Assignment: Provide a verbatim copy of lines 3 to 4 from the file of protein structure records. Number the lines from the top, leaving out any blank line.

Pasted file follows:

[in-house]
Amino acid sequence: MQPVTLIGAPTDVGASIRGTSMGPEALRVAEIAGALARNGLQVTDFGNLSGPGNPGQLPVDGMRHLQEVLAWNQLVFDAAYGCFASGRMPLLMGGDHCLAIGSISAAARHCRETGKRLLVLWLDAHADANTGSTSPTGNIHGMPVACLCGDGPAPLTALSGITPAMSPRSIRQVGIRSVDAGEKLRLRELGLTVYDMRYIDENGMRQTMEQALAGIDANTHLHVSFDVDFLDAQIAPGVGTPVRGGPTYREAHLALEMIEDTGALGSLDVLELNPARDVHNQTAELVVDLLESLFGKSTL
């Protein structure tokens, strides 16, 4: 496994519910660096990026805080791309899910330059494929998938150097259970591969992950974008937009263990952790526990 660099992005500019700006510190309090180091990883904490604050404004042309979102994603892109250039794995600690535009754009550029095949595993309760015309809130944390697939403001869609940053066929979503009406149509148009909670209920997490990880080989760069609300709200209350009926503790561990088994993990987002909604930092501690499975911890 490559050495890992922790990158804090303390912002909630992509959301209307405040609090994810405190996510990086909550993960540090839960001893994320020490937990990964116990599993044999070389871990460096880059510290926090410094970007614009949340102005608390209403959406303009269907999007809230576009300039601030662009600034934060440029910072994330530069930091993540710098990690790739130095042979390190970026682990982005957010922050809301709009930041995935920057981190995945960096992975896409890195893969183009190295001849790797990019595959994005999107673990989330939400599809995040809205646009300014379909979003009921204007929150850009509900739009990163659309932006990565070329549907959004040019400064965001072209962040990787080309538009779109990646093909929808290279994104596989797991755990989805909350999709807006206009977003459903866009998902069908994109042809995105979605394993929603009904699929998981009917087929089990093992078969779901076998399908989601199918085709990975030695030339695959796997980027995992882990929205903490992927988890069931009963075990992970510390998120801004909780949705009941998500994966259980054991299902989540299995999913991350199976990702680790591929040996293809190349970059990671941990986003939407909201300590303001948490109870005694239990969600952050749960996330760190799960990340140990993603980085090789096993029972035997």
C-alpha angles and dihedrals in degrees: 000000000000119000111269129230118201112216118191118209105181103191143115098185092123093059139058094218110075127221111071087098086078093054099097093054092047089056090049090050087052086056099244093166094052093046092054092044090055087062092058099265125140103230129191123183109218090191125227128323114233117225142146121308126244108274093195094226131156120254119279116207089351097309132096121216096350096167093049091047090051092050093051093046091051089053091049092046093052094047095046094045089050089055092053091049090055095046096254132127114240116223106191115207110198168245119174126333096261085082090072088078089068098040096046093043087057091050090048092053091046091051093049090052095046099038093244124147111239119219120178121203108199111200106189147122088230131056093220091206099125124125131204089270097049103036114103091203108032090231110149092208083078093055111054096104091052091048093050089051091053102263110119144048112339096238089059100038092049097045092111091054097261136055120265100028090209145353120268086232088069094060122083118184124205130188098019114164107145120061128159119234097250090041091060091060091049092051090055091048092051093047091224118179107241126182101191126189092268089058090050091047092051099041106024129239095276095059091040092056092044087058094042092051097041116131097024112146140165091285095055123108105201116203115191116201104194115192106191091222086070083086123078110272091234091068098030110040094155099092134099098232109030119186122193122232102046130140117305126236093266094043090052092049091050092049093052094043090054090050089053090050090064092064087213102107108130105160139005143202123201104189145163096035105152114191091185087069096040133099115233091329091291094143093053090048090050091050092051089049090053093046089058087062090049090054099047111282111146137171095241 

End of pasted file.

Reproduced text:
């Protein structure tokens, strides 16, 4: 496994519910660096990026805080791309899910330059494929998938150097259970591969992950974008937009263990952790526990 660099992005500019700006510190309090180091990883904490604050404004042309979102994603892109250039794995600690535009754009550029095949595993309760015309809130944390697939403001869609940053066929979503009406149509148009909670209920997490990880080989760069609300709200209350009926503790561990088994993990987002909604930092501690499975911890 490559050495890992922790990158804090303390912002909630992509959301209307405040609090994810405190996510990086909550993960540090839960001893994320020490937990990964116990599993044999070389871990460096880059510290926090410094970007614009949340102005608390209403959406303009269907999007809230576009300039601030662009600034934060440029910072994330530069930091993540710098990690790739130095042979390190970026682990982005957010922050809301709009930041995935920057981190995945960096992975896409890195893969183009190295001849790797990019595959994005999107673990989330939400599809995040809205646009300014379909979003009921204007929150850009509900739009990163659309932006990565070329549907959004040019400064965001072209962040990787080309538009779109990646093909929808290279994104596989797991755990989805909350999709807006206009977003459903866009998902069908994109042809995105979605394993929603009904699929998981009917087929089990093992078969779901076998399908989601199918085709990975030695030339695959796997980027995992882990929205903490992927988890069931009963075990992970510390998120801004909780949705009941998500994966259980054991299902989540299995999913991350199976990702680790591929040996293809190349970059990671941990986003939407909201300590303001948490109870005694239990969600952050749960996330760190799960990340140990993603980085090789096993029972035997």
C-alpha angles and dihedrals in degrees: 000000000000119000111269129230118201112216118191118209105181103191143115098185092123093059139058094218110075127221111071087098086078093054099097093054092047089056090049090050087052086056099244093166094052093046092054092044090055087062092058099265125140103230129191123183109218090191125227128323114233117225142146121308126244108274093195094226131156120254119279116207089351097309132096121216096350096167093049091047090051092050093051093046091051089053091049092046093052094047095046094045089050089055092053091049090055095046096254132127114240116223106191115207110198168245119174126333096261085082090072088078089068098040096046093043087057091050090048092053091046091051093049090052095046099038093244124147111239119219120178121203108199111200106189147122088230131056093220091206099125124125131204089270097049103036114103091203108032090231110149092208083078093055111054096104091052091048093050089051091053102263110119144048112339096238089059100038092049097045092111091054097261136055120265100028090209145353120268086232088069094060122083118184124205130188098019114164107145120061128159119234097250090041091060091060091049092051090055091048092051093047091224118179107241126182101191126189092268089058090050091047092051099041106024129239095276095059091040092056092044087058094042092051097041116131097024112146140165091285095055123108105201116203115191116201104194115192106191091222086070083086123078110272091234091068098030110040094155099092134099098232109030119186122193122232102046130140117305126236093266094043090052092049091050092049093052094043090054090050089053090050090064092064087213102107108130105160139005143202123201104189145163096035105152114191091185087069096040133099115233091329091291094143093053090048090050091050092051089049090053093046089058087062090049090054099047111282111146137171095241 